The American breakfast chronicles

by isabelleldn

A two week trip to the east coast of the United States featured plenty of history, culture and politics as we travelled from Boston down to Washington D.C. and finishing up in the New York.

These cities each have their individual charms. Boston is historic, compact and young thanks to the multiple colleges in the near vicinity (including my old stomping ground, Wellesley College). Washington D.C. is grand, well-planned and fascinatingly interesting thanks to the Smithsonian Institute (who knew Mr Smithson was British though, eh?!) and of course the seat of power for the vast American political machine. And New York truly is the city that never sleeps – it’s loud and brash and filthy busy, but has everything you could ever possibly dream of wanting.

But one thing these cities all have in common is their exceptional food. On our trip we didn’t have a bad meal, but the highlights for me have to be the breakfasts. I made a point of ensuring we ate breakfast out at least once in each city, and was not disappointed.

Boston

The Trident Cafe on Newbury Street in Back Bay is a popular bookstore and brunch destination for Bostonians. Give your name to the staff at the till when you first walk into the cafe, and then have a browse around the bookstore whilst you wait for your table.

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The potato chuckwagon: shredded potatoes with cheddar cheese and chorizo, mushrooms and tomatoes, topped with scrambled eggs

This place has one of the most extensive breakfast menus I have ever seen, including some eclectic egg dishes that I simply couldn’t resist. I went for the potato chuckwagon because I’d never seen anything like it before… luckily we walked several miles of the Freedom Trail that day to burn this beast of a breakfast off!

If you’re looking for something even more low key, give Paramount in Beacon Hill a try (recommended to me by my friend who lives in Boston and is the biggest foodie I know). This tiny little restaurant operates a system whereby you queue up and order your food, and it’s cooked in front of you. Once ready, you are then shown to a table by one of the hosts.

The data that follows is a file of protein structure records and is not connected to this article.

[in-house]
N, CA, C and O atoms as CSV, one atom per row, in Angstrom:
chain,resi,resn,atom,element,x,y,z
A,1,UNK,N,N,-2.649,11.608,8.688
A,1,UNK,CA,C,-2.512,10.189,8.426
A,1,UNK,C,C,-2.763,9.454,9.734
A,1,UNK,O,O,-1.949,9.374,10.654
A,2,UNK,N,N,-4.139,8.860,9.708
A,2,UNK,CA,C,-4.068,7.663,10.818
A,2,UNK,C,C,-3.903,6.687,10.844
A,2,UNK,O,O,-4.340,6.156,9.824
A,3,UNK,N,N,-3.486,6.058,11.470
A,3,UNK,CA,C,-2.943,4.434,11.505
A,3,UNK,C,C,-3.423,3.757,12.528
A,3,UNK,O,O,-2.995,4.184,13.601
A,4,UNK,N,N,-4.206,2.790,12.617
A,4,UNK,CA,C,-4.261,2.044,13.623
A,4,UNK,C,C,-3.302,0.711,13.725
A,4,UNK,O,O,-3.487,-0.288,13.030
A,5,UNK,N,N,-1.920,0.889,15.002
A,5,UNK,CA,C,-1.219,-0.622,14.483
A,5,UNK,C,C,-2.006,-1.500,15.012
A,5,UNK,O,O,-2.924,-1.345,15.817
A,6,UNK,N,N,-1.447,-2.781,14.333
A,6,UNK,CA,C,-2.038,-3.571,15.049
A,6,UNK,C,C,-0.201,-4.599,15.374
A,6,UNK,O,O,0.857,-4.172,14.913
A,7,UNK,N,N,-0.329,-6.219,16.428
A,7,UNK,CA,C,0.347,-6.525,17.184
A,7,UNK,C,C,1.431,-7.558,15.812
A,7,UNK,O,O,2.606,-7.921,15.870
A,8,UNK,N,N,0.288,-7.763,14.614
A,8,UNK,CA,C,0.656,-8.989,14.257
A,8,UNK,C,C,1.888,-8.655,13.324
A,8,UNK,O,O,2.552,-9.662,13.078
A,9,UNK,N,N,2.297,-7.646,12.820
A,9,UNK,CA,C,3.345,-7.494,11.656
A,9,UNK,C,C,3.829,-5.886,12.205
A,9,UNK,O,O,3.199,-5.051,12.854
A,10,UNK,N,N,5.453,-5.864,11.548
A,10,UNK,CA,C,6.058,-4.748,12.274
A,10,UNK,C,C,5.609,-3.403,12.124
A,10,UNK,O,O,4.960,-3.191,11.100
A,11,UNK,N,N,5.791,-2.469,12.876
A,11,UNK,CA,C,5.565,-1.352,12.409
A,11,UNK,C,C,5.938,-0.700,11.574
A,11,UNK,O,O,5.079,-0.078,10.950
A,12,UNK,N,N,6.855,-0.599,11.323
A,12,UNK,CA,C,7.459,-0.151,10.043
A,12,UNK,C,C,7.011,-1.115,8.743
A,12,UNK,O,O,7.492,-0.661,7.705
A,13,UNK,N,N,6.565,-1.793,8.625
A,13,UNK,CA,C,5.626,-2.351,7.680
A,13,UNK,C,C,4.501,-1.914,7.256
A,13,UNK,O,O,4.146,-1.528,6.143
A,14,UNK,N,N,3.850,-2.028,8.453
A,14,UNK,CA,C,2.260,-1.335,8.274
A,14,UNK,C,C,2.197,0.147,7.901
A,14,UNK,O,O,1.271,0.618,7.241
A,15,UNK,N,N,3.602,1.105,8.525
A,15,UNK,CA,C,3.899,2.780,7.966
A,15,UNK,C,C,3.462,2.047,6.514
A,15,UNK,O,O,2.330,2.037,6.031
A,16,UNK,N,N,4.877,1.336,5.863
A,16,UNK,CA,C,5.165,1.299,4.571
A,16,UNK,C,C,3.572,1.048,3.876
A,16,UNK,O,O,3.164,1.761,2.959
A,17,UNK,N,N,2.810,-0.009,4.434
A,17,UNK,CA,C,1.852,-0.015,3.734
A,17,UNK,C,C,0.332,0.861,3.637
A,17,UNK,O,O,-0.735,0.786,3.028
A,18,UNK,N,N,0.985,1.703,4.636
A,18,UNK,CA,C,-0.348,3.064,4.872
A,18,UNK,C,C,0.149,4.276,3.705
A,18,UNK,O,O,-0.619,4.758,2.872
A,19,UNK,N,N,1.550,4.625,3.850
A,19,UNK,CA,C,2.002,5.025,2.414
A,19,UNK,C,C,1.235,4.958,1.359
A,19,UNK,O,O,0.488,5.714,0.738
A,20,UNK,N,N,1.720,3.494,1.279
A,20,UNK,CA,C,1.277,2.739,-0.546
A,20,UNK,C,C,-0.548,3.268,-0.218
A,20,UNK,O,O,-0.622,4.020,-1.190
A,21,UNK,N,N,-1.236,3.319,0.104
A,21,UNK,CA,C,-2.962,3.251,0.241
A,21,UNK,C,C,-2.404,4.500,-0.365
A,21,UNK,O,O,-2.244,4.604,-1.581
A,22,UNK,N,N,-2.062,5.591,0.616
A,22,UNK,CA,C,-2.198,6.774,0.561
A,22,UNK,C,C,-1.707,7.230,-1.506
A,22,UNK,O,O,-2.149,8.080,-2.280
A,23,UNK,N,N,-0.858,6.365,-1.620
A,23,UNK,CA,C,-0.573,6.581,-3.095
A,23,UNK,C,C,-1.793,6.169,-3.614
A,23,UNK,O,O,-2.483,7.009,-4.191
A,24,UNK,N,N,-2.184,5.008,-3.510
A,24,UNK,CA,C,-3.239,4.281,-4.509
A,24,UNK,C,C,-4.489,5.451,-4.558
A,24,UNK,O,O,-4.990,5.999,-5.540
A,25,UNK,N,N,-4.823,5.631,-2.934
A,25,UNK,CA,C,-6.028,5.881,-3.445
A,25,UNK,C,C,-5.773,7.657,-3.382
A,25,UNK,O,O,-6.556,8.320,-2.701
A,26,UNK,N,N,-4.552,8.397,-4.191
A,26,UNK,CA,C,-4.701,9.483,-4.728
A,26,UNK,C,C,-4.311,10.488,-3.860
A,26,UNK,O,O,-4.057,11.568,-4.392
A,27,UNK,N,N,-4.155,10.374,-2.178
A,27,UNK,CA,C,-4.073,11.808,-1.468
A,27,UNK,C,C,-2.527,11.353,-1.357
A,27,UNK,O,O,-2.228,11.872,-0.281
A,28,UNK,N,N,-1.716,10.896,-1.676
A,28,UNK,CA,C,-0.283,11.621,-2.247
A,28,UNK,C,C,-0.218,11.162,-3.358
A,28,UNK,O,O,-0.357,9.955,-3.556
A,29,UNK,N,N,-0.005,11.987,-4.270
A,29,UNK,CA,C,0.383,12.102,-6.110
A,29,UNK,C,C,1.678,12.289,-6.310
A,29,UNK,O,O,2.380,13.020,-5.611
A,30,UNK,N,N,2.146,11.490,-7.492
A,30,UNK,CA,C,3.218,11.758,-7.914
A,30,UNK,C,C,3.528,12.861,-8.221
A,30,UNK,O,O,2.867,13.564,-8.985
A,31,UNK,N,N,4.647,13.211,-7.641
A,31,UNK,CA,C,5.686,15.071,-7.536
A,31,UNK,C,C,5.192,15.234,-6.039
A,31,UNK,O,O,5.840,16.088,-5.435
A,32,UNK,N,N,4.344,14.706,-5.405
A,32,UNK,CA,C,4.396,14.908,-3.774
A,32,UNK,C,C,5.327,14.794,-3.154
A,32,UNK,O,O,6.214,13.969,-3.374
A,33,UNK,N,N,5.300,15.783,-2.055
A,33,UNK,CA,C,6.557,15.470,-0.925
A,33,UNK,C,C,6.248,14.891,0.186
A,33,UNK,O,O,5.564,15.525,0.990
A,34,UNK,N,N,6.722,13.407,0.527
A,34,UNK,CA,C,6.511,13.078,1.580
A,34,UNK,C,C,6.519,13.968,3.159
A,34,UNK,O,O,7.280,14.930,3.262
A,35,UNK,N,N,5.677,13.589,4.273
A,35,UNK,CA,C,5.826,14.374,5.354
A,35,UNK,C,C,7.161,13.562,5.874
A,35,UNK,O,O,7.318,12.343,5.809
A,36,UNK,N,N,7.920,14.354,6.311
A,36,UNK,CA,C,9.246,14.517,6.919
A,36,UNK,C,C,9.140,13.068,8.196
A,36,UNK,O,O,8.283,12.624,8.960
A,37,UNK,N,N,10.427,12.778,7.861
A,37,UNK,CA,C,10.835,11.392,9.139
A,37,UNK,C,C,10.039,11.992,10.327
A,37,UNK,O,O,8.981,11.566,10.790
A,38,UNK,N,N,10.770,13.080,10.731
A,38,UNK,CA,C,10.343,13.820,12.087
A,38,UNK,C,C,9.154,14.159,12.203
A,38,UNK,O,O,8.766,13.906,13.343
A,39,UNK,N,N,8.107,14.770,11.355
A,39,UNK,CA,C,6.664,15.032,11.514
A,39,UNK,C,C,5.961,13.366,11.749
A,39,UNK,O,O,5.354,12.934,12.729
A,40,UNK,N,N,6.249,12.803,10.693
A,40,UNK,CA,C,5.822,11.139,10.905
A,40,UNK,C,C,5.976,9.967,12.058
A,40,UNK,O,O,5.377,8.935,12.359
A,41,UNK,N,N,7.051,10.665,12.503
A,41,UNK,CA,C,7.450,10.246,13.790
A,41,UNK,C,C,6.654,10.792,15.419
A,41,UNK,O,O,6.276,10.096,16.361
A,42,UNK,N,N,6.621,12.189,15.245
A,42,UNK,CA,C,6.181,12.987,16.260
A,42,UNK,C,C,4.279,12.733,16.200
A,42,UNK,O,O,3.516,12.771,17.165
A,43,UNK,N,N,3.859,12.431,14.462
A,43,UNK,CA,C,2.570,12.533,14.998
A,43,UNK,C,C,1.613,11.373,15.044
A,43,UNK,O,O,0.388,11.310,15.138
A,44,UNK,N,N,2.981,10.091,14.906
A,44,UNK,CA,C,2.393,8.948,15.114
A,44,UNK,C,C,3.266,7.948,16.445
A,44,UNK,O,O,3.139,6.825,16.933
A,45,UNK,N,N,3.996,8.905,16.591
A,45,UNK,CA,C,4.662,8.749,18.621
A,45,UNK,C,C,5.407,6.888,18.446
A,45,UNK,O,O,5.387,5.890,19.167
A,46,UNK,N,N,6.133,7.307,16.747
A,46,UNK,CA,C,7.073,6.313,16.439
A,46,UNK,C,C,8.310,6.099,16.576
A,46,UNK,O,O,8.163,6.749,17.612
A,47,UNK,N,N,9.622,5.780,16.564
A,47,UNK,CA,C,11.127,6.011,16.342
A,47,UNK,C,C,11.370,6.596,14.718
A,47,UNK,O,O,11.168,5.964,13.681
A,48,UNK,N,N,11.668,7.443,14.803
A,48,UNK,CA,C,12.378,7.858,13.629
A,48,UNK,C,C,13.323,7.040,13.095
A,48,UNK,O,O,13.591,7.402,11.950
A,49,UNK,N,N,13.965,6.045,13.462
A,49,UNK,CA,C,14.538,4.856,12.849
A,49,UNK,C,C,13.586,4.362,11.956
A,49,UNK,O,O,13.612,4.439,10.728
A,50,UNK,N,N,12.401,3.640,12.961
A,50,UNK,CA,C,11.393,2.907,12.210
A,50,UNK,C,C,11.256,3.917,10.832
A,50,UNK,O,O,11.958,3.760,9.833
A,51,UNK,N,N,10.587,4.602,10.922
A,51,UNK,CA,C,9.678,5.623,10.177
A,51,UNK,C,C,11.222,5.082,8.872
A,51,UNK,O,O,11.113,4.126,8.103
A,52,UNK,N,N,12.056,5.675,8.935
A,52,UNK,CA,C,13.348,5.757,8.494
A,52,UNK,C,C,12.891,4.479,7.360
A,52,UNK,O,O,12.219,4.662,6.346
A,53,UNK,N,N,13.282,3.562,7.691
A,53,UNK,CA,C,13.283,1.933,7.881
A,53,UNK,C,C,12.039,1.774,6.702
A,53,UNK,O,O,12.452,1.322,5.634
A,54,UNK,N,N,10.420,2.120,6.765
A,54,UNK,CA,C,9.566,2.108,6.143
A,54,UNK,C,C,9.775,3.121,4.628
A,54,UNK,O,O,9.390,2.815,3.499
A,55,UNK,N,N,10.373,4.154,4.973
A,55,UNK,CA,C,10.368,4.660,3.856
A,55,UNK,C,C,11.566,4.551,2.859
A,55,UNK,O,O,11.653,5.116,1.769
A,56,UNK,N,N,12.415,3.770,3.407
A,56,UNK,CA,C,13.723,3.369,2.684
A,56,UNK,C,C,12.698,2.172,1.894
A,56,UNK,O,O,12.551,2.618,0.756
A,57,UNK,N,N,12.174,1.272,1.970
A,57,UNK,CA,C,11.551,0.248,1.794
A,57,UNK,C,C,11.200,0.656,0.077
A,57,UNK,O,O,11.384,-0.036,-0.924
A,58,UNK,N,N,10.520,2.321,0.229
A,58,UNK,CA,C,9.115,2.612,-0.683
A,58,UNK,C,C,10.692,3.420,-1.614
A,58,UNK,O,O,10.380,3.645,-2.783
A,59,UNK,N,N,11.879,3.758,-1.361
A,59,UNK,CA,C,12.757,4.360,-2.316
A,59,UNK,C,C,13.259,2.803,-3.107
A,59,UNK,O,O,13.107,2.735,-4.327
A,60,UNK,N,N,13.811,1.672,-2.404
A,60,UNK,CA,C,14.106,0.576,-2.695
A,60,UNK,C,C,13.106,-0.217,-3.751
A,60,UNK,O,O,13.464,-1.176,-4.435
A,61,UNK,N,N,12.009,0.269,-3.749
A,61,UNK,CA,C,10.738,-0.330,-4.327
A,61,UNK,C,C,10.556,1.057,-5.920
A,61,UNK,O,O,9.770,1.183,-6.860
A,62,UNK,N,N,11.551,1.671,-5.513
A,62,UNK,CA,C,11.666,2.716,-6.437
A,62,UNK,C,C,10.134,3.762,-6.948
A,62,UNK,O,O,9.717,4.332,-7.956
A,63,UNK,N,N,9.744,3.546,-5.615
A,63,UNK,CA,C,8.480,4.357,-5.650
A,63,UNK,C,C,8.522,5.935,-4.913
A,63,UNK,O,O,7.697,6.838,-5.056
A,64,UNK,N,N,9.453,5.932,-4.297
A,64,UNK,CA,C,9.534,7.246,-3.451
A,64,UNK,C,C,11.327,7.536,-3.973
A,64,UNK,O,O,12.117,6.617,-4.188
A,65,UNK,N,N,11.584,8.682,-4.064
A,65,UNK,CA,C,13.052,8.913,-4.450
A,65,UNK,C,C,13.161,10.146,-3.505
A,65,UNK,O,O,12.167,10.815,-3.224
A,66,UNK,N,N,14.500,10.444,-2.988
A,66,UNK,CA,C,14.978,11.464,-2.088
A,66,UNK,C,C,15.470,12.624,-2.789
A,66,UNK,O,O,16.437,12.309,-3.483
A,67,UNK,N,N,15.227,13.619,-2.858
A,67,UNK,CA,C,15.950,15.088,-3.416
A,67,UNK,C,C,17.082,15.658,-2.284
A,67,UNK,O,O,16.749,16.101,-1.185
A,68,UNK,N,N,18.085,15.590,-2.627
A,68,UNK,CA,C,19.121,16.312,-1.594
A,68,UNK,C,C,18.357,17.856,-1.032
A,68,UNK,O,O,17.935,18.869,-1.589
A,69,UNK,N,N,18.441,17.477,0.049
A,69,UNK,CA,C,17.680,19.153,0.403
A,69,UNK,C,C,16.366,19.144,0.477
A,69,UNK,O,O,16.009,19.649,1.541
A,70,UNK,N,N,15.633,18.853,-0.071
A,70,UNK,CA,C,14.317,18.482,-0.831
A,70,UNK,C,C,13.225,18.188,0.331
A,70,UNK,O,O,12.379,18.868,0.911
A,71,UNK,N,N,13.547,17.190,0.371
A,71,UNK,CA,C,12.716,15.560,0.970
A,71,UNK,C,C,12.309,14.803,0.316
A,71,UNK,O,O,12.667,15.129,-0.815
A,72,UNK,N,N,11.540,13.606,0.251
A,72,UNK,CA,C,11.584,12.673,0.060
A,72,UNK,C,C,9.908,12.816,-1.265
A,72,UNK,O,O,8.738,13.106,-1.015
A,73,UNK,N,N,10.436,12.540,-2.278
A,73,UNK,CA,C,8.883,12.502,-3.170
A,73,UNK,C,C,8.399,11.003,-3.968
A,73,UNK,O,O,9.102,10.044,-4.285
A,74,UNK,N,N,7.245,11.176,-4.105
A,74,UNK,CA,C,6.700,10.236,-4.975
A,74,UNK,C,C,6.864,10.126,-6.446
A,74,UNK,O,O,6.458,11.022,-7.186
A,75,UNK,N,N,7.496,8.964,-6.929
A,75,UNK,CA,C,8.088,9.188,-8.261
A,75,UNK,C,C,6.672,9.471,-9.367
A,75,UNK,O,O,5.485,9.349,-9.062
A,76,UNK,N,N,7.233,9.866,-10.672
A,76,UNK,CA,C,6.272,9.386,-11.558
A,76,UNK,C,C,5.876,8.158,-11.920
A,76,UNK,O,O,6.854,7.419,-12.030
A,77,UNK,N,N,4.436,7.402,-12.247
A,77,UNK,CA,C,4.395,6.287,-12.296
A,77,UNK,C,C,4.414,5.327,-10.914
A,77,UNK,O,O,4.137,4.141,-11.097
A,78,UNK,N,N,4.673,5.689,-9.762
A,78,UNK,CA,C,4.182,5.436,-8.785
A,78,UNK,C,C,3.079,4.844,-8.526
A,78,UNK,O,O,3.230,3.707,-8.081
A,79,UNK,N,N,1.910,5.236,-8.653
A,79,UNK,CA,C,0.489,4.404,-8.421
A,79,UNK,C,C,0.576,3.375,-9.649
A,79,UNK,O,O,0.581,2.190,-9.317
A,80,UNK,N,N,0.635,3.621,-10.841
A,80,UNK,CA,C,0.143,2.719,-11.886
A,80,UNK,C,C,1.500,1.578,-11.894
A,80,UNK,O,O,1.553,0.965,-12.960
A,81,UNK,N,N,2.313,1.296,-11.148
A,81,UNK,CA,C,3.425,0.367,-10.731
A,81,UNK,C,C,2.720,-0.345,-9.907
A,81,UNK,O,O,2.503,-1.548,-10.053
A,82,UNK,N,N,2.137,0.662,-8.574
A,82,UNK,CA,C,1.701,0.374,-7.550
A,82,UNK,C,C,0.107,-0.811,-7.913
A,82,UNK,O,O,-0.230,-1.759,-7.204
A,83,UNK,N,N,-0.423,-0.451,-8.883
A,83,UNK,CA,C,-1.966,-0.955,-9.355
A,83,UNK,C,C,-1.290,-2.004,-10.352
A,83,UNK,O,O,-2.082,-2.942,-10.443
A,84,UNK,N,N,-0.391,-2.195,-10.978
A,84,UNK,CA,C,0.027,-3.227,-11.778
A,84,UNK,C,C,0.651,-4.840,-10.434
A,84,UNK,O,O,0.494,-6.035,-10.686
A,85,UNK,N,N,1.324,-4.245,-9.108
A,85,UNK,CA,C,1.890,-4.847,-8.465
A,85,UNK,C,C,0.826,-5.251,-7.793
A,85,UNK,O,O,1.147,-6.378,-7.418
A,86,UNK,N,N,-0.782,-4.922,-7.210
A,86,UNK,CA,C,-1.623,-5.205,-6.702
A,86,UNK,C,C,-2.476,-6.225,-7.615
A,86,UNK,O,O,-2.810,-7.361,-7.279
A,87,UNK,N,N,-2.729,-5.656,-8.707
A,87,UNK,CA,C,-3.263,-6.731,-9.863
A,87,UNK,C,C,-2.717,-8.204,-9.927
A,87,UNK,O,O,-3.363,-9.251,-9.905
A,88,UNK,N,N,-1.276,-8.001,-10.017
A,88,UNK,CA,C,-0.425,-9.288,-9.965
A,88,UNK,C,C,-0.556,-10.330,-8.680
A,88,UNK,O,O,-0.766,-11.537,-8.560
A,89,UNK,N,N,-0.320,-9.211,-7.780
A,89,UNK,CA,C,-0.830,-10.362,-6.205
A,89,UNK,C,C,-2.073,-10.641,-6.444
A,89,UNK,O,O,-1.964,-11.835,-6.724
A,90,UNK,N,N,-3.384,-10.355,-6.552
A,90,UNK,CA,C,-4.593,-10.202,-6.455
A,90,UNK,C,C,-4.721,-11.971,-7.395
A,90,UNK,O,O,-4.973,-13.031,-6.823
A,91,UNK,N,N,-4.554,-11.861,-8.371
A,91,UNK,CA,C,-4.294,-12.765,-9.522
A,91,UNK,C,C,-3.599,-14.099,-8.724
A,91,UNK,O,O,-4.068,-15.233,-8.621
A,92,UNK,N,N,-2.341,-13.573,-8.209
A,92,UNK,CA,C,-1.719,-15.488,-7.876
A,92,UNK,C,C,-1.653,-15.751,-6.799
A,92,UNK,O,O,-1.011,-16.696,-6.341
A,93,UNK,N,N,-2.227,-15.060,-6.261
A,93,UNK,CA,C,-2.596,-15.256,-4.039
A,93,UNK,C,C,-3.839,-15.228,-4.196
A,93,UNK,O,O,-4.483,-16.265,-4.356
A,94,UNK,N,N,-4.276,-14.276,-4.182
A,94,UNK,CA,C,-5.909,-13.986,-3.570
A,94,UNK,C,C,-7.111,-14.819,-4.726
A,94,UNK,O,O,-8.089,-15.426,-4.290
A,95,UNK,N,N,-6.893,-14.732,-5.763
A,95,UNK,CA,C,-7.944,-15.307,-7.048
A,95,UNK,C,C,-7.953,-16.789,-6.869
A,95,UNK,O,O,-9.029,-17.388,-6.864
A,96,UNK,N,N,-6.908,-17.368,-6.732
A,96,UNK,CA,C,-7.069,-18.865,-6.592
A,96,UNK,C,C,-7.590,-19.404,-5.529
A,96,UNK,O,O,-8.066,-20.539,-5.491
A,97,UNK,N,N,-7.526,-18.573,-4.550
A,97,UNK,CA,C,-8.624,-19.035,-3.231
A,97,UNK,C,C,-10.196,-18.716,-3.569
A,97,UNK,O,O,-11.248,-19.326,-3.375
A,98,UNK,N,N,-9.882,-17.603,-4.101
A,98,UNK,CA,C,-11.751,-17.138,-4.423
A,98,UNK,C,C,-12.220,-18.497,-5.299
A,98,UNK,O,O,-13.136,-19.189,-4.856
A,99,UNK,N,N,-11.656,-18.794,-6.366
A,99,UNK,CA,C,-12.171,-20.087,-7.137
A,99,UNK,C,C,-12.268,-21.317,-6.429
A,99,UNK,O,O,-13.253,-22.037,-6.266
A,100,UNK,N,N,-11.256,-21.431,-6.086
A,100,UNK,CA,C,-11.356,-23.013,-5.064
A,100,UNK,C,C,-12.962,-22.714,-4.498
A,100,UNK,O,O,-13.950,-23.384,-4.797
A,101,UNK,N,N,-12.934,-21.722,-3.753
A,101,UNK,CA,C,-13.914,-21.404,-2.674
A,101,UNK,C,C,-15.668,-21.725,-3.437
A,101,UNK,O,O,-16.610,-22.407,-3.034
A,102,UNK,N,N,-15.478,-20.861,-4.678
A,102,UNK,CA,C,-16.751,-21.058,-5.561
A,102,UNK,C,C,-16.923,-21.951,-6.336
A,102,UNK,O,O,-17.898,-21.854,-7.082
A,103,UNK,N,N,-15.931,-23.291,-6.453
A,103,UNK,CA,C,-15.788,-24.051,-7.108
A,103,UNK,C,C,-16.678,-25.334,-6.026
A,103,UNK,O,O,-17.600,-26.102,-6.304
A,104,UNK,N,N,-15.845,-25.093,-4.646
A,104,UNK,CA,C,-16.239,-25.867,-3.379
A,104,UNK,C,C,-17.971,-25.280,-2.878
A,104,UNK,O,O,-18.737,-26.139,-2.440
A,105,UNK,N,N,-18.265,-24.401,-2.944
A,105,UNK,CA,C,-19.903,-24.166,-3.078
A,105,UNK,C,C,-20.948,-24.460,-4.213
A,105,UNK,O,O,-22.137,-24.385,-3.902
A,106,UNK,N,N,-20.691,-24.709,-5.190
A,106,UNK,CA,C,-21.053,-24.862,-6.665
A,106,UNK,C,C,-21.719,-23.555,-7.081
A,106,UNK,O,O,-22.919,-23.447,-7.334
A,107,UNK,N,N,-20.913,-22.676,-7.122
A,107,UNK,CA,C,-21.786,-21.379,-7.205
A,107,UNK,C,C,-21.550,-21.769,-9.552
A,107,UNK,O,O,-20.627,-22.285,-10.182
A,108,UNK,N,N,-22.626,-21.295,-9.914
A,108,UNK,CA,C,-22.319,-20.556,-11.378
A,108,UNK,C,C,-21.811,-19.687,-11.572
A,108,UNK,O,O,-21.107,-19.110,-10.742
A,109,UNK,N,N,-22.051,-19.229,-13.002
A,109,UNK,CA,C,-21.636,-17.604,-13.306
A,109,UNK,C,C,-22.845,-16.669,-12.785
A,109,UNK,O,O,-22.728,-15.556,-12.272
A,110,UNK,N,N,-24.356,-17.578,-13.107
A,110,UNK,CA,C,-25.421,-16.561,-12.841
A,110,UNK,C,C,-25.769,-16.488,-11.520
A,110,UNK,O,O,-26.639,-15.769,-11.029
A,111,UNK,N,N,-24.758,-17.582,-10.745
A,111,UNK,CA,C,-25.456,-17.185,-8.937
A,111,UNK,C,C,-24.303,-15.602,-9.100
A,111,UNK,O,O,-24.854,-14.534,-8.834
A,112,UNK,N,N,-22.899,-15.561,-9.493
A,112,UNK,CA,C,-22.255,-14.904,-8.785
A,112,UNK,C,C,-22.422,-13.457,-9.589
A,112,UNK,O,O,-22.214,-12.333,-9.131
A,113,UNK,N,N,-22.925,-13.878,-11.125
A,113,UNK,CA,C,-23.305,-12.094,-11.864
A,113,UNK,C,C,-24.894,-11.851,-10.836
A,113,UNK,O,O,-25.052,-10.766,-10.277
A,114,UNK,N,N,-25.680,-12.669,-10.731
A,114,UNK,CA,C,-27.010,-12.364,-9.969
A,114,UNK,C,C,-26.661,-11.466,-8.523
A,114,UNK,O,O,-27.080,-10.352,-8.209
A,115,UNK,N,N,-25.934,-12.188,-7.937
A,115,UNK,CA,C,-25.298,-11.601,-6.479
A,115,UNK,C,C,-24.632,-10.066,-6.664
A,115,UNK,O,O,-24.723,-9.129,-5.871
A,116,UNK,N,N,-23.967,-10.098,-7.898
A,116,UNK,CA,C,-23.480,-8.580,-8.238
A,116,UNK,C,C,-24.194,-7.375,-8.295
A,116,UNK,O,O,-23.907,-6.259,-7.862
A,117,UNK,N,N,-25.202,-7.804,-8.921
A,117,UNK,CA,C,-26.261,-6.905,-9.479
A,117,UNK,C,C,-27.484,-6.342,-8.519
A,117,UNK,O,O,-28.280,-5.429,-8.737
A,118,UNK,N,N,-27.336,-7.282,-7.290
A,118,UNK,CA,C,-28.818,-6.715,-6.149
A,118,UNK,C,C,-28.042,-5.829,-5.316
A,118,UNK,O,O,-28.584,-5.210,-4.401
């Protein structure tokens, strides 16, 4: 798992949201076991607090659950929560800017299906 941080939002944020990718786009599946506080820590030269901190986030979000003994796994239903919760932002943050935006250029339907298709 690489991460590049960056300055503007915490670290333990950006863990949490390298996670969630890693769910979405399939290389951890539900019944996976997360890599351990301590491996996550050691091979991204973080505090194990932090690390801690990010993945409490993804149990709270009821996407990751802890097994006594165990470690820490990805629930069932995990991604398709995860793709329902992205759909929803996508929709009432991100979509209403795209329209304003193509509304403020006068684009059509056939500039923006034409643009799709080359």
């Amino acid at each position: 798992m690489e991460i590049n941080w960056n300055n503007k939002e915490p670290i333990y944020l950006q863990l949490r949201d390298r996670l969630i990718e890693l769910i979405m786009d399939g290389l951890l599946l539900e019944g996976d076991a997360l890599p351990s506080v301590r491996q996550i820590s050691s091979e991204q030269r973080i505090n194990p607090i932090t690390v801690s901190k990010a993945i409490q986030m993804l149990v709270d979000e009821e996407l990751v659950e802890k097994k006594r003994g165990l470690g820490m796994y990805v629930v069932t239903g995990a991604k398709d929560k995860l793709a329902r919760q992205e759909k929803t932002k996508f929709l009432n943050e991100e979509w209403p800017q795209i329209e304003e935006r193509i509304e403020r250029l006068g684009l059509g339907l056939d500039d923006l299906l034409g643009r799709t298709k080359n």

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Paramount’s blueberry pancakes

It’s noisy, it’s busy and extremely popular with locals and tourists alike. I went for the blueberry pancakes because I couldn’t come to to the USA and not have pancakes!

Washington D.C.

We only had two full days in Washington D.C. and had to pack in a hell of a lot of sightseeing, but we made time to go to one of the oldest restaurants in the city, the Old Ebbitt Grill, for breakfast.

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French toast with peach compote, honey pecan butter, Vermont maple syrup and bacon

Just steps from the White House, this spot is a favourite for politicians and tourists alike, and had a suitably grand interior with real old American charm. I went for the French toast which was enormous and so delicious – it was my first ever French toast experience and now I’m a devoted convert.

New York

Just because people don’t sleep in New York doesn’t mean there’s no need for breakfast! Check out Cosmopolondon’s full review of Ruby’s Cafe in New York.

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Thank you USA!

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